Would it surprise you to learn that the more independence and self-determination someone has over their work, the more satisfied they are with their job?
Probably not. After all, it seems pretty obvious that the more say you have in terms of how you get your job done, the happier you’ll be in it. And the happier and more engaged you are in the work, the more productive you’re likely to be.
A new study conducted by researchers at the University of Birmingham Business School confirms the connection between work autonomy and job satisfaction. As one of the researchers, Dr. Daniel Wheatley, puts it, "Greater levels of control over work tasks and schedule have the potential to generate significant benefits for the employee, which was found to be evident in the levels of reported well-being."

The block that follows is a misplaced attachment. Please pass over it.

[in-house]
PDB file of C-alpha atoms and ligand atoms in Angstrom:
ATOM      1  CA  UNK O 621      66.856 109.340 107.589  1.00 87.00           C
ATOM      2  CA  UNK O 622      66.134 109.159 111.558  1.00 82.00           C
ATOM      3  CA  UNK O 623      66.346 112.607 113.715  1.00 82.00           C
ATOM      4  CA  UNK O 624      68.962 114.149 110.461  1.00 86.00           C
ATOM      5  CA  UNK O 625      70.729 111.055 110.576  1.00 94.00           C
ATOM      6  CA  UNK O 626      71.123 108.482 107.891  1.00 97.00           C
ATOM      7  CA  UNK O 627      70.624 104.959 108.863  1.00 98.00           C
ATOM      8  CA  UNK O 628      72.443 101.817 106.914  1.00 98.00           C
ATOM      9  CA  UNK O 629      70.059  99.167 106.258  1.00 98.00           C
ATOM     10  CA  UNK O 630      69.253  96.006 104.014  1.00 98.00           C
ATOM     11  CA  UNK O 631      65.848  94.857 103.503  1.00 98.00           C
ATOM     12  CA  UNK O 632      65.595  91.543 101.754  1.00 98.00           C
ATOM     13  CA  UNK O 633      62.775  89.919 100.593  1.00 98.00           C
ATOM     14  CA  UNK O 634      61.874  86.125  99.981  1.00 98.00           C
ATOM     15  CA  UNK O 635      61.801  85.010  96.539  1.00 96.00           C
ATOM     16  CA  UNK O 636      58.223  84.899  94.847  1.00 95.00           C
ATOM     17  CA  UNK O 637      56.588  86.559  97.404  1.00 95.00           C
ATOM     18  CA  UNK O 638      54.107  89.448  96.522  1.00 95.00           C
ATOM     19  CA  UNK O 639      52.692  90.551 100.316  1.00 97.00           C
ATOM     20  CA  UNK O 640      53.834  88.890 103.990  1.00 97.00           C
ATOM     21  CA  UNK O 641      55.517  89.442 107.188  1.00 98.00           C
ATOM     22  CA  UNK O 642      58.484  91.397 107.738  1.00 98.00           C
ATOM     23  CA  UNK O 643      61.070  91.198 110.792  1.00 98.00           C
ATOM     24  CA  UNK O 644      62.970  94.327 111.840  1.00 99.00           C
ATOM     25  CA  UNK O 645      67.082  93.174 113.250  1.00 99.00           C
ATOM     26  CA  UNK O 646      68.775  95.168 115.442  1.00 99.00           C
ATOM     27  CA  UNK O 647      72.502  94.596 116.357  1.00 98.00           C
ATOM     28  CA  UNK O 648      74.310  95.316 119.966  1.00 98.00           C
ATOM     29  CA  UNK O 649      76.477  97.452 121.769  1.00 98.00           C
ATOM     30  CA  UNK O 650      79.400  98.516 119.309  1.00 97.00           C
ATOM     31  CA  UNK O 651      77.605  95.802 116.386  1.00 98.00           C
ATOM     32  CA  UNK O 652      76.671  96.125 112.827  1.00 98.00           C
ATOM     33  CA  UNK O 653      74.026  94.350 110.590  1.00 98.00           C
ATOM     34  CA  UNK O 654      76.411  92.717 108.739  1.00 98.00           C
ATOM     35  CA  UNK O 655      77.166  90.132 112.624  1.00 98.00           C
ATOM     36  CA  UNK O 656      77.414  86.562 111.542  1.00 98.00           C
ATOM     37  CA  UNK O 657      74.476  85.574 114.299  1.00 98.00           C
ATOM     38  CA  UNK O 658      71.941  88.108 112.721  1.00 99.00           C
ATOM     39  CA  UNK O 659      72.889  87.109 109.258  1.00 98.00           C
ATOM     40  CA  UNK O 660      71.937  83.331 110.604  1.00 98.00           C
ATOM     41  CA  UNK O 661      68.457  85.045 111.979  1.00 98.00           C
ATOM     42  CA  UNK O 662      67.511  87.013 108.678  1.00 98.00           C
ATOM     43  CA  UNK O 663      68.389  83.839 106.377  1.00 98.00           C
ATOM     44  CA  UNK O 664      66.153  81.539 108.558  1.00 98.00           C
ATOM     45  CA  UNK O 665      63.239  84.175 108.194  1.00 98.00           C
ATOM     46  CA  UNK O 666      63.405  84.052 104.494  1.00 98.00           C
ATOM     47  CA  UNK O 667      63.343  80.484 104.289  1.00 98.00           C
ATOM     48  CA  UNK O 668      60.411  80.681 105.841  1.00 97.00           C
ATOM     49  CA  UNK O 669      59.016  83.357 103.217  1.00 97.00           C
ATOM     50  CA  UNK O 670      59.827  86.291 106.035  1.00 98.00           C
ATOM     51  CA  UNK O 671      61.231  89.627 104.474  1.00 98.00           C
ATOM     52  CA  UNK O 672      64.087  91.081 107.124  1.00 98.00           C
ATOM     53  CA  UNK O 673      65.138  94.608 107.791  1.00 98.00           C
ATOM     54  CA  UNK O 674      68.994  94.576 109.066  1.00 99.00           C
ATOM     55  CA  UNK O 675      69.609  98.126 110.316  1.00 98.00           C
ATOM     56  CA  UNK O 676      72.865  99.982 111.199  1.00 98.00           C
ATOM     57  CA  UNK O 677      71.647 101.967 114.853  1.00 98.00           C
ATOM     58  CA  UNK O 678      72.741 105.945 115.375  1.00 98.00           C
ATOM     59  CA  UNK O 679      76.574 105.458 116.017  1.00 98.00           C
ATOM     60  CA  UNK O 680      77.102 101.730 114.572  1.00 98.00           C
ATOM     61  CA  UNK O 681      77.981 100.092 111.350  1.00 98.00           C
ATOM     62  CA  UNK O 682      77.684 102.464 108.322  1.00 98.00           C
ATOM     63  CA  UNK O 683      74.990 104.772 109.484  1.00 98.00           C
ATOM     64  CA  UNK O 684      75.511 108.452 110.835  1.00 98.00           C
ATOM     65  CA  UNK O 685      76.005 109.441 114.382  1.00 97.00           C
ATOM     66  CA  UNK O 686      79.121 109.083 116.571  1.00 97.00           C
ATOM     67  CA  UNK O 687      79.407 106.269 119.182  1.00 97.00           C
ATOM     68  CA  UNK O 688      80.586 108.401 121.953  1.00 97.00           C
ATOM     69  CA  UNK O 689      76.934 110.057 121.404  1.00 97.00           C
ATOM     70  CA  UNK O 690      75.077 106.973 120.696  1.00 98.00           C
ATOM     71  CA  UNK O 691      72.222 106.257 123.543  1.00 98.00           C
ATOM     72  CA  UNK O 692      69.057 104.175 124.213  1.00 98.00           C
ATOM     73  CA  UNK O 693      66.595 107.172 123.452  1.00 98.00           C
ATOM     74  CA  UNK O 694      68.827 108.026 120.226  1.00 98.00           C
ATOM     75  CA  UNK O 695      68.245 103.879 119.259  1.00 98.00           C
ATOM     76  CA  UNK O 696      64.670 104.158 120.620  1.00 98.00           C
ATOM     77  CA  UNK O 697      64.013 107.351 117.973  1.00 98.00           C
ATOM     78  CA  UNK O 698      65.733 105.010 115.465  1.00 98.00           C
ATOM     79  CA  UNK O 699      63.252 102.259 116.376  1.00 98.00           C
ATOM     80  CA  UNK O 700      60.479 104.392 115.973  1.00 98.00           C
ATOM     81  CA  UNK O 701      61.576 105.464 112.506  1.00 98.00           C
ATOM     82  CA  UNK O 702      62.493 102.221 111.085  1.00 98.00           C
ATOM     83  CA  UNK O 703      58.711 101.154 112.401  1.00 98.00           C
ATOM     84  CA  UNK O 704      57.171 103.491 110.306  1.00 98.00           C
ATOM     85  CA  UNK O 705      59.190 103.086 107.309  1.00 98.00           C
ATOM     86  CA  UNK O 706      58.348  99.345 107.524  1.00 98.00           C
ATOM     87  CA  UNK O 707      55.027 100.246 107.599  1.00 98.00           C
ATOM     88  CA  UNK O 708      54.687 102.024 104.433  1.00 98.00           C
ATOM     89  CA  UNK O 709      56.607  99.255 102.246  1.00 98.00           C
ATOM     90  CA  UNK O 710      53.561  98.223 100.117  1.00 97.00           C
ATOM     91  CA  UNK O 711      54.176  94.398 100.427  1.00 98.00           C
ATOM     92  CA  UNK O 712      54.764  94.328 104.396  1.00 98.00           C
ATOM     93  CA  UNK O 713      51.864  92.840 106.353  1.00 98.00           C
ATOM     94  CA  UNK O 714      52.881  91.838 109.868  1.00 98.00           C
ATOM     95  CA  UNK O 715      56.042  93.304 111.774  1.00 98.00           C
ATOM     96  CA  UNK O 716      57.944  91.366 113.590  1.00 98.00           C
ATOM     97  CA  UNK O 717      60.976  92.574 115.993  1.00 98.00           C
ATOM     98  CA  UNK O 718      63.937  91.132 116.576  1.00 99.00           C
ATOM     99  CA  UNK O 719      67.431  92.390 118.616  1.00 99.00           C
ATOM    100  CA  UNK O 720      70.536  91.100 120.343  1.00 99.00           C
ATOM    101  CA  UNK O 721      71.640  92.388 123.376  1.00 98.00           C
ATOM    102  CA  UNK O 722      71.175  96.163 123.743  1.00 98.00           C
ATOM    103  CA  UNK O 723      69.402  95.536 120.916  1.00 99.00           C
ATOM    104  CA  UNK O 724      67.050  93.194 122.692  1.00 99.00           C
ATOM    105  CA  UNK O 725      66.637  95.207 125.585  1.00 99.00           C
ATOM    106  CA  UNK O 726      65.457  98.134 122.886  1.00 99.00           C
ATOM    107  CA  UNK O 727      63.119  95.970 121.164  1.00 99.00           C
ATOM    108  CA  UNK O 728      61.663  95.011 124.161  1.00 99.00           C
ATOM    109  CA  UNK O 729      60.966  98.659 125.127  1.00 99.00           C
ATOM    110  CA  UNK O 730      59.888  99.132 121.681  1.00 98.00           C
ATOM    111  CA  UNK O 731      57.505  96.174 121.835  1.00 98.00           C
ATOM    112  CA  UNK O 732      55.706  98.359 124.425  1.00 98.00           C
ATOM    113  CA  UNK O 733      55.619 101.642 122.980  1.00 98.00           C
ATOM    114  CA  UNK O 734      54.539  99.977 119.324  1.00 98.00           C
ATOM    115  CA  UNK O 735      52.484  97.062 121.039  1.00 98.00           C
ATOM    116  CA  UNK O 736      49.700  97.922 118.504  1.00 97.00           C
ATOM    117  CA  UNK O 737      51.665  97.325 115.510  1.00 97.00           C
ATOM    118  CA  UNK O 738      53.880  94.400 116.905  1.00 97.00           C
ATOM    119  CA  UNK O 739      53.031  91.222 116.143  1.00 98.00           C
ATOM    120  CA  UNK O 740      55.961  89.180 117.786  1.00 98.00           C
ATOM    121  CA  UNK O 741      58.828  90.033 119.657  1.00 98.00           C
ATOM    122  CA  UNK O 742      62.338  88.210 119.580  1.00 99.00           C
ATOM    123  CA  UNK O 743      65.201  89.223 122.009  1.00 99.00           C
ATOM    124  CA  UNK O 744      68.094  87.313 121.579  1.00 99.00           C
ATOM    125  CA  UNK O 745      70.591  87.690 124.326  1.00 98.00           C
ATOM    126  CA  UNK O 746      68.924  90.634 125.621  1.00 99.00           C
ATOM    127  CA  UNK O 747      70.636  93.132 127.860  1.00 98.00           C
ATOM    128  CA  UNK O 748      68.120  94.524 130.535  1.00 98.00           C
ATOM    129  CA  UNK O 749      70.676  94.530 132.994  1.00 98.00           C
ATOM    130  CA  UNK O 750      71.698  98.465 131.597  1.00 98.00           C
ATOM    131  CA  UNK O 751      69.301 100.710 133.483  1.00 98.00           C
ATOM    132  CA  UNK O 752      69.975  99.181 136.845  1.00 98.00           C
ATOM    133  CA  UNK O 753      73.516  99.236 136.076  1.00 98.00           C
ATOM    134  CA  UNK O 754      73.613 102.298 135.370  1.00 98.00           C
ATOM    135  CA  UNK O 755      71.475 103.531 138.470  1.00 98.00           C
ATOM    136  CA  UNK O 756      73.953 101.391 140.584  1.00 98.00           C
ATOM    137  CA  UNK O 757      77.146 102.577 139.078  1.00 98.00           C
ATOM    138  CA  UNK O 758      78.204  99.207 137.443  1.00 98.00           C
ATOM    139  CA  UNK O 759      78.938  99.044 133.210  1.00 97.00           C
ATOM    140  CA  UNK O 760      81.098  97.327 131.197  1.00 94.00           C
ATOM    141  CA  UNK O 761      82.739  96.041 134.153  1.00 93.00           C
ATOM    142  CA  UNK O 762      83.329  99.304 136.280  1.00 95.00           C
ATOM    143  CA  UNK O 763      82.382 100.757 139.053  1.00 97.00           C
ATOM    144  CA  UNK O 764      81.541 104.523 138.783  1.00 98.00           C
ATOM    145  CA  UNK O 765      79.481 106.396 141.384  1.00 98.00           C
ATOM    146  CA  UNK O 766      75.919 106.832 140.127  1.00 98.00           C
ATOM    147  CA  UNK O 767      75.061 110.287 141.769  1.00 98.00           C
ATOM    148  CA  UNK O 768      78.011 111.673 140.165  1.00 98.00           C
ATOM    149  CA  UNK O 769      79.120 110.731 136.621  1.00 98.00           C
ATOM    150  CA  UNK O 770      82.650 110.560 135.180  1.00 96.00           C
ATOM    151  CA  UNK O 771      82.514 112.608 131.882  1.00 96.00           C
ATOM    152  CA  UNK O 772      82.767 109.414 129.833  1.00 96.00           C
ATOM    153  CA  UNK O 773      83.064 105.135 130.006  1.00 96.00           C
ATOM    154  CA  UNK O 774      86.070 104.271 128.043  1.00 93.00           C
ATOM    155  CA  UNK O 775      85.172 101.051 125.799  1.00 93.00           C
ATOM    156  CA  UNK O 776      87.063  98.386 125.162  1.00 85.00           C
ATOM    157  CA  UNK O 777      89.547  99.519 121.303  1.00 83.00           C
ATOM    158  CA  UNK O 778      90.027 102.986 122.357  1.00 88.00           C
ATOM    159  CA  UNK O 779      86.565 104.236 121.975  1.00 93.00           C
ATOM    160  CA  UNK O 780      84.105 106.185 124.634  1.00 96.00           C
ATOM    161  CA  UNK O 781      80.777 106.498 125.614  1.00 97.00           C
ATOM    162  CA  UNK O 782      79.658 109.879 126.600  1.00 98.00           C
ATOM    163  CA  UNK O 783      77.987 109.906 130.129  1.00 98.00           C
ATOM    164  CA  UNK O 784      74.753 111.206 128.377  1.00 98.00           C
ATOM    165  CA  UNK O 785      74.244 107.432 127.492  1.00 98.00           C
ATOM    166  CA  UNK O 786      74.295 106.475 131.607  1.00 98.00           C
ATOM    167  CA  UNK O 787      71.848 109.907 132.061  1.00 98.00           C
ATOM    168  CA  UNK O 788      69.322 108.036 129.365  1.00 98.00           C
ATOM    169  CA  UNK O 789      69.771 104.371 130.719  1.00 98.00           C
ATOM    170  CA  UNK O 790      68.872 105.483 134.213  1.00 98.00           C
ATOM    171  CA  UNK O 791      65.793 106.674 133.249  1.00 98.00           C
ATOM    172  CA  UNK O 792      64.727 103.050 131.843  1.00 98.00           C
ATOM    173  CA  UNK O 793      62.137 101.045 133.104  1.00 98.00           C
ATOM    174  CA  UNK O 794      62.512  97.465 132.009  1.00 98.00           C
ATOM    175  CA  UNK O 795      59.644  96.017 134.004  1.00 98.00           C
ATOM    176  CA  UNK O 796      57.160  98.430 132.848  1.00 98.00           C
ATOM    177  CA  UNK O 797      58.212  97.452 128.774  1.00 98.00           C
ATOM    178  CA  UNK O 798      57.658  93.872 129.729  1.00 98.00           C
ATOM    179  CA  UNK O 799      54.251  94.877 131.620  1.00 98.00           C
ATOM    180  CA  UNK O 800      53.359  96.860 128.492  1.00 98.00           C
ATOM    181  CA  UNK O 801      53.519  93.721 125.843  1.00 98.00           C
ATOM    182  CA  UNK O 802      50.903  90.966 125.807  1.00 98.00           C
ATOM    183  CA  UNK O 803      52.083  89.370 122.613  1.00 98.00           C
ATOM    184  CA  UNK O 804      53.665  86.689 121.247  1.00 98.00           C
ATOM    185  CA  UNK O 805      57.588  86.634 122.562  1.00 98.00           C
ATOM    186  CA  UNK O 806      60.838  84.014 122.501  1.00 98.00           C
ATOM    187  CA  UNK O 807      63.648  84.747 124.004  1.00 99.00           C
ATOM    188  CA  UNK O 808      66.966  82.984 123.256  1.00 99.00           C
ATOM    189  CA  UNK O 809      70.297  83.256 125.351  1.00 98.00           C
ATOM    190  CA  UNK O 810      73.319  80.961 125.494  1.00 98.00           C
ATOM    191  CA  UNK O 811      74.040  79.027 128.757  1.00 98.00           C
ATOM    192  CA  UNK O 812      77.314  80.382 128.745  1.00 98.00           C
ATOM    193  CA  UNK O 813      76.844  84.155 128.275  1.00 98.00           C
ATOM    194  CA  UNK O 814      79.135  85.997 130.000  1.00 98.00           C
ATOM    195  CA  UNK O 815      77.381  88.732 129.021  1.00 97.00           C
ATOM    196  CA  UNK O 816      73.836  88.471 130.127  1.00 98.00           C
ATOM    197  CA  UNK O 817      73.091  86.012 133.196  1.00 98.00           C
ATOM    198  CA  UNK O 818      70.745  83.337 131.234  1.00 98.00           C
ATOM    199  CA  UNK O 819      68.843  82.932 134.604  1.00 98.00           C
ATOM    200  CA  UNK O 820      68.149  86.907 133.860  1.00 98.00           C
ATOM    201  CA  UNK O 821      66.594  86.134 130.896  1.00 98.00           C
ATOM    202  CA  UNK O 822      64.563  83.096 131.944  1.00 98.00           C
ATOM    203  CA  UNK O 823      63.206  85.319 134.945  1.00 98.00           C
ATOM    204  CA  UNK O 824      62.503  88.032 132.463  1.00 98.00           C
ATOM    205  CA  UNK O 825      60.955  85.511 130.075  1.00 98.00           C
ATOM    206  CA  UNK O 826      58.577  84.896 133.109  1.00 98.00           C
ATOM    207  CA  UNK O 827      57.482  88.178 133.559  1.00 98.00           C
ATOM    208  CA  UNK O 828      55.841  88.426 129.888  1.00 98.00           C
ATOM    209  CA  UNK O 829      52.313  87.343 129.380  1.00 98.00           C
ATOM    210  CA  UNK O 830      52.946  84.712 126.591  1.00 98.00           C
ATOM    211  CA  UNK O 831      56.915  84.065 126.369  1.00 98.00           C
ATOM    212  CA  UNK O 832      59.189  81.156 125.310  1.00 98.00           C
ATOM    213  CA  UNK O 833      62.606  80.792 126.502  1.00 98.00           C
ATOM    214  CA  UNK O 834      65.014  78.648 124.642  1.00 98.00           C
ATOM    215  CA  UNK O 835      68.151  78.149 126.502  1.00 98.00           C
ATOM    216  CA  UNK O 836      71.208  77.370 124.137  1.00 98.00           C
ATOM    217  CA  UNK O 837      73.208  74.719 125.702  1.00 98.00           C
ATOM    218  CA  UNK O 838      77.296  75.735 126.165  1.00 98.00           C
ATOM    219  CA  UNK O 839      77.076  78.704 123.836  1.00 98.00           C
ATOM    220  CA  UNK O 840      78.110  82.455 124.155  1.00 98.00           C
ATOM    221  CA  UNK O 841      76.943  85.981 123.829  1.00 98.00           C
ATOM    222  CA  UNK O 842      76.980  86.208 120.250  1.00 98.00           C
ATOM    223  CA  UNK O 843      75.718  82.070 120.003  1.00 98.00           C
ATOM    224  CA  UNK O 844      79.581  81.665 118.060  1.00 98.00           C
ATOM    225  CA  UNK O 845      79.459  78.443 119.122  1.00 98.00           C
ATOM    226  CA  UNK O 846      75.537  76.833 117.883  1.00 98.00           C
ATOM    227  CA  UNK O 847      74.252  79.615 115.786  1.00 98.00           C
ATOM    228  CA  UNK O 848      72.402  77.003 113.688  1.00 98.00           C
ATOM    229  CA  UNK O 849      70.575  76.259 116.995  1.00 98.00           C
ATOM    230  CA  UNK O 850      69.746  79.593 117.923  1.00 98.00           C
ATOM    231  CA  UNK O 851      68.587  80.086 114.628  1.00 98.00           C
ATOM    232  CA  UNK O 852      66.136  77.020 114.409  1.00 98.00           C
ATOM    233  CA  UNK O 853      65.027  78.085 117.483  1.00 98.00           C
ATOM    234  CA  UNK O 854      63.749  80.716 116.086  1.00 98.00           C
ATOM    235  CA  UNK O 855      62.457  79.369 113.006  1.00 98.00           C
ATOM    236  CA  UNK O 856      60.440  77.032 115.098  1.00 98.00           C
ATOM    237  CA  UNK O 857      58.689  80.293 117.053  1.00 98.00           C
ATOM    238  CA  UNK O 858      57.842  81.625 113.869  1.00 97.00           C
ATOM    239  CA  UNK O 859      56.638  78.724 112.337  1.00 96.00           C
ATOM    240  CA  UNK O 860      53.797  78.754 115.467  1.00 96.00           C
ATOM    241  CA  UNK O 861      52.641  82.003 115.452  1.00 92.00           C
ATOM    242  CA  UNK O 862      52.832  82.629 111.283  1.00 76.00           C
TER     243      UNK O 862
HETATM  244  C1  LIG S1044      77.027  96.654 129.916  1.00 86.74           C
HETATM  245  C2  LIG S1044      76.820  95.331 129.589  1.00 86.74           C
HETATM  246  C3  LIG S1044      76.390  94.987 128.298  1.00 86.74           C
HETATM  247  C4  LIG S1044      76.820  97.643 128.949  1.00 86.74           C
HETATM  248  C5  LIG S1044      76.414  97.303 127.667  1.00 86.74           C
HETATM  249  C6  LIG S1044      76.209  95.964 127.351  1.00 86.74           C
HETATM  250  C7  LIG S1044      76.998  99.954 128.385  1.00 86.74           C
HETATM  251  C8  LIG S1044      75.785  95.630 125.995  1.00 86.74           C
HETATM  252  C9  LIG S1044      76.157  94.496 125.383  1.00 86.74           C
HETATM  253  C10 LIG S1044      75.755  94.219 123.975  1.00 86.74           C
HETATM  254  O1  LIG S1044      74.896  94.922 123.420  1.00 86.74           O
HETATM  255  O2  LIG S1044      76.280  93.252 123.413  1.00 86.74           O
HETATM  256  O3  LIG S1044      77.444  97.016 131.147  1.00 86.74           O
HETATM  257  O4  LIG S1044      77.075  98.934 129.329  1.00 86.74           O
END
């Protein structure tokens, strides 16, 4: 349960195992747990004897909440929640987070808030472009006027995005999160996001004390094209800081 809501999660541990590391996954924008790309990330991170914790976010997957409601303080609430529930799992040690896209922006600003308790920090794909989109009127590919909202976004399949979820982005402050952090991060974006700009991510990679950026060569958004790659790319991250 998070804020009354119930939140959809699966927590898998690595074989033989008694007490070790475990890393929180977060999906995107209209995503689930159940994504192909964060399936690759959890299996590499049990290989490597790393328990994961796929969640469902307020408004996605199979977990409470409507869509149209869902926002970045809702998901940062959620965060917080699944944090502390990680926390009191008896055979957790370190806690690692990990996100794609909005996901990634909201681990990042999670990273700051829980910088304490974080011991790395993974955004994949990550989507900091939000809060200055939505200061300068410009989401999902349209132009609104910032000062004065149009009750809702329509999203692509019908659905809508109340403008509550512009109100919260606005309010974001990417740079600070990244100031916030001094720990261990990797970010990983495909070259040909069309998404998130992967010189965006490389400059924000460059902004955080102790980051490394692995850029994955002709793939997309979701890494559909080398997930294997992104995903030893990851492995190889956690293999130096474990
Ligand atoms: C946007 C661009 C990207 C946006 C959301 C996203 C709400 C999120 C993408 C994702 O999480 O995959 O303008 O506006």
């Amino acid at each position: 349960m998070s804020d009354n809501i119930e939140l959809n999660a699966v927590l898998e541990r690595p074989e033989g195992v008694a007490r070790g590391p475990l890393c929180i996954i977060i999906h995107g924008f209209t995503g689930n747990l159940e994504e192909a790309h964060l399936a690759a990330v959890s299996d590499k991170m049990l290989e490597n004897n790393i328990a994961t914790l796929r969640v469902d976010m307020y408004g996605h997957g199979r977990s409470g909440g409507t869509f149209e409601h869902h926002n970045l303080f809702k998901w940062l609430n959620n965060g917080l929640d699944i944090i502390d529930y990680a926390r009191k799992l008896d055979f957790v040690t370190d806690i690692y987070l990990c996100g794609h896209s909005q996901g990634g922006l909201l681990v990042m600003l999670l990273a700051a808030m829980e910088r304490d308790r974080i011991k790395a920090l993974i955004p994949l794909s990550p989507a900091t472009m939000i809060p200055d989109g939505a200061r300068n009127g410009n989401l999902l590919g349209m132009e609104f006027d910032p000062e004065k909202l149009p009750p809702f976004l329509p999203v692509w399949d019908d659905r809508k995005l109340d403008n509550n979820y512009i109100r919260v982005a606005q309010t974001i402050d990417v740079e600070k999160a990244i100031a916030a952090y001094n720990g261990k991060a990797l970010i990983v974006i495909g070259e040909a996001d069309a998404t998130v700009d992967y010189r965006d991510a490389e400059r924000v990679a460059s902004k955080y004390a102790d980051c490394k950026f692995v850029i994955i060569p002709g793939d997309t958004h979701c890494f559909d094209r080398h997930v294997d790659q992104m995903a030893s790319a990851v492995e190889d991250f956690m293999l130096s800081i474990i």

But most roles aren’t designed to give people that kind of autonomy. In general, jobs are structured around specific tasks, and accountability is assigned so that the person’s performance can be measured and evaluated. This makes sense as far as it goes, particularly in jobs where collaborative, creative effort isn’t a priority (increasingly rare as that is), but even in narrow functional roles, one size doesn’t fit all. Sure, you can go with a “force fit” approach that says, “it’s this way or no way.” But you might just lose some talented, hard-working people in the process.